LME MORNING - Most metals edge higher, investors remain jittery

By: Kathleen Retourne

London 24/05/2012 - Base metals were mixed in Thursday morning LME premarket trading, with some consolidation alongside some bargain-hunting – particularly for copper.

Investors, however, remain nervous amid a steady stream of poor economic data from Europe and an apparent slowdown in Chinese demand.

European data this morning undershot, weighing on sentiment. EU flash manufacturing PMI for May at 45.0 was worse than the expected 46.1, EU flash services was expected at 45.5 but came out at 46.5 and Germany’s Ifo business climate was poor at 106.9 against a forecast of 109.4.

“The weight of negative data will take its toll. Copper would need to finish the week above $7,730 per tonne to stop the rot, would favour a move towards $7,450 as ongoing negative sentiment prevails,” a trader said.

Some scattered bargain-hunting buying was seen, while the euro was also staging a modest corrective bounce - it was last around a still-weak 1.2568 against the dollar but above Wednesday's 22-month low of 1.2542.

The wider background of fears of a eurozone breakup, as well as the apparent slowdown in China's economic growth, suggest that any respite to risk-aversion sales and investment liquidation may be short-lived, traders said.

"The worry over a Greek-inspired collapse of the European monetary union and a racketing down of demand projections out of China will continue to hurt the metals complex for the foreseeable future," broker RBC said.

Early on Thursday, EU leaders ended an informal summit with few definite measures to solve the ever-growing financial crisis, with the potential for a Greek exit from the euro growing.

The heads of the 27 EU countries did agree to give institutions such as the European Investment Bank the task of drawing up proposals for growth ahead of yet another summit in June.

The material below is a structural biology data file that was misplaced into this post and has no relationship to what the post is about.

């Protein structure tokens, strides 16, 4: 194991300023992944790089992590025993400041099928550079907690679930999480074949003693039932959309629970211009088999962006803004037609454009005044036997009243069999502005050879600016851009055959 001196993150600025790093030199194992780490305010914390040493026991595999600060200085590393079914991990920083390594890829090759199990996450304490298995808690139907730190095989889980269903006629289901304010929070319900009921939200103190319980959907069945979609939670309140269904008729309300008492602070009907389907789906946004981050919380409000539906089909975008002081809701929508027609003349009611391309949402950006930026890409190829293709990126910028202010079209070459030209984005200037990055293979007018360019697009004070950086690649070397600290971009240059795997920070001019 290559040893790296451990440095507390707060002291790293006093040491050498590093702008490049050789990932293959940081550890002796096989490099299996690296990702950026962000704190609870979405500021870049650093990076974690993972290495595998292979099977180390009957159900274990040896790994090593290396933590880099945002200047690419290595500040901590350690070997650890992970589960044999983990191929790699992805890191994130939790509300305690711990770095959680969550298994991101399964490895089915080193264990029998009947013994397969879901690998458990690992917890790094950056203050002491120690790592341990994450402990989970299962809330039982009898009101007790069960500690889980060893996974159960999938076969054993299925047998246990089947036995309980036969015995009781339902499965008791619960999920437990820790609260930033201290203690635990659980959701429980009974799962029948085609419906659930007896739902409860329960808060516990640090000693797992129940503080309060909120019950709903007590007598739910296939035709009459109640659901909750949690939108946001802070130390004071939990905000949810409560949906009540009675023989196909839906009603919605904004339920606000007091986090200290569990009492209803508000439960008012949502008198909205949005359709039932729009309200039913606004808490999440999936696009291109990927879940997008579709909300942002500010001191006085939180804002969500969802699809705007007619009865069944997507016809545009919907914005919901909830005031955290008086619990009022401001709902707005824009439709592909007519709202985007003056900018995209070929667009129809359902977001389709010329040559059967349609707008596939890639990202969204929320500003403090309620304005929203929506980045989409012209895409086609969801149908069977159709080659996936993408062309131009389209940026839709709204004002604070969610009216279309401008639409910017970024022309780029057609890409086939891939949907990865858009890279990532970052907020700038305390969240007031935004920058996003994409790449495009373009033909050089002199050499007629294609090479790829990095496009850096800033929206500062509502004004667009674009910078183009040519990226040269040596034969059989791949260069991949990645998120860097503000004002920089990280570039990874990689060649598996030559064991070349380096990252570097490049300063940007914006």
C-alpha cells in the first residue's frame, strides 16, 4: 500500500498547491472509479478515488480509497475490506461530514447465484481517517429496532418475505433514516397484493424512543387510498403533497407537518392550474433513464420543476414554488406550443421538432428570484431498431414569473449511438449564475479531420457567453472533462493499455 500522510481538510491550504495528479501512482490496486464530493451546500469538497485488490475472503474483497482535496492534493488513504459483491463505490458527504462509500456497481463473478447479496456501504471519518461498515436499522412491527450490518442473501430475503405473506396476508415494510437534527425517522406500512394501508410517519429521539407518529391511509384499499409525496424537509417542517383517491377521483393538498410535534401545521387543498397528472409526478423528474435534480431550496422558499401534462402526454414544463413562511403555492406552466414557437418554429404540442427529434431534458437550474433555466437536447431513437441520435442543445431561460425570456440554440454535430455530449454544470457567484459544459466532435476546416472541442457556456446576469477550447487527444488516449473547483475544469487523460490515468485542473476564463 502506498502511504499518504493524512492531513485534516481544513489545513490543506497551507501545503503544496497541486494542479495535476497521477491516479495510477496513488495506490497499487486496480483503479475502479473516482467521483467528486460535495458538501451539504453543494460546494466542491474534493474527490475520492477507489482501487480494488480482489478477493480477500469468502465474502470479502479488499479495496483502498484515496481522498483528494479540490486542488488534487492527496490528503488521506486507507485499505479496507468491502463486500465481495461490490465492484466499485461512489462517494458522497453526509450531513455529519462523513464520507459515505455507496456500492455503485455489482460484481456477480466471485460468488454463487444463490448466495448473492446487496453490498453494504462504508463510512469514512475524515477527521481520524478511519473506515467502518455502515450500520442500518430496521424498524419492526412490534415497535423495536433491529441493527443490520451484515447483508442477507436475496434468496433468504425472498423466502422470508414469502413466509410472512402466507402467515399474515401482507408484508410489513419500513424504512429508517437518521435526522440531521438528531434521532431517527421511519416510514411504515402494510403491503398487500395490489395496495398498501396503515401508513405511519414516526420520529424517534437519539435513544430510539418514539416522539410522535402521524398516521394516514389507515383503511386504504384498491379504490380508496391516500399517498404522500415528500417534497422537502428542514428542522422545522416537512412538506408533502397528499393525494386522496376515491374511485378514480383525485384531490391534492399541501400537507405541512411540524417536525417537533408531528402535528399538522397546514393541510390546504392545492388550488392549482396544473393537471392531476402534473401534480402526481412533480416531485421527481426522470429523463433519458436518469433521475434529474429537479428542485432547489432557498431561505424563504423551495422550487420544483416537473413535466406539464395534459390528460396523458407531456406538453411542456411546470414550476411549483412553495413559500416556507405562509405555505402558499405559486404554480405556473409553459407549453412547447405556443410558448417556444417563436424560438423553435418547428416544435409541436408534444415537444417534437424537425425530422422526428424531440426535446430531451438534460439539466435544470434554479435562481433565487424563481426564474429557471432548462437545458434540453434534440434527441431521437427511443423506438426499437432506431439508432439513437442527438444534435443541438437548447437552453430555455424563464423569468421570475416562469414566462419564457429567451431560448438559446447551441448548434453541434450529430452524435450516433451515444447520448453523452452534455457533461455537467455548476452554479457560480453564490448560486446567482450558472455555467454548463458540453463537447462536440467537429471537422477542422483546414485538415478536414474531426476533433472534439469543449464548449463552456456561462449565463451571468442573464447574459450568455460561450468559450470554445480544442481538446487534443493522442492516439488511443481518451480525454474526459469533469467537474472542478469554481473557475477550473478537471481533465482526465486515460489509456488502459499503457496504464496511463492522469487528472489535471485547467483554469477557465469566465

US durable goods orders, initial jobless claims and flash manufacturing PMI - a new data series from Markit - are due later today alongside a host of central banker speeches.


ZINC NEGATIVE, OTHERS TICK UP

Copper at $7,594 per tonne was up $63 on the previous day’s close. LME inventories were down a net 1, 625 tonnes at 224,075 tonnes - only warehouses in Busan reported an increase in stocks, up 582 tonnes to 34,800 tonnes.

Cancelled warrants were also lower, declining 2,775 tonnes to 25,950 tonnes. Volumes are solid, with 10,600 lots changing hands on Select so far.

Nickel at $16,934 was up $179. Stocks rose 350 tonnes to 105,510 tonnes, while cancelled warrants were unchanged at 6,858 tonnes. Lead rose $9 to $1,939 after inventories fell 900 tonnes to 352,550 tonnes and cancelled warrants rose 50 tonnes to $74,100 tonnes.  

Aluminium edged $2.75 higher to $2,012.75. Inventories were up 3,350 tonnes to 4,956,325 tonnes, predominantly due to a 9,250-tonne increase in Vlissingen.

Cancelled warrants jumped 21,725 tonnes to 1,754,450 tonnes. Singapore saw a 19,300-tonne jump in cancelled warrants to 30,900 tonnes, while Gwangyang rose 8,400 tonnes.   

Zinc fell to $1,877, a $2 loss. Inventories were down 2,350 tonnes to 940,975 tonnes, while cancelled warrants fell to 70,475 tonnes. Tin was little changed at $19,565, up $40 after stocks fell 370 tonnes to 13,625 tonnes.

Steel stocks remain unchanged, with prices soft at $400/475. In the minor metals, cobalt stocks fell 13 tonnes to 336 tonnes, while cancelled warrants were down 14 tonnes at 87 tonnes. Three lots have changed hands on Select, the last at $30,000. Molybdenum was indicated at $29,750/30,350.


(Additional reporting by Martin Hayes, editing by Mark Shaw)

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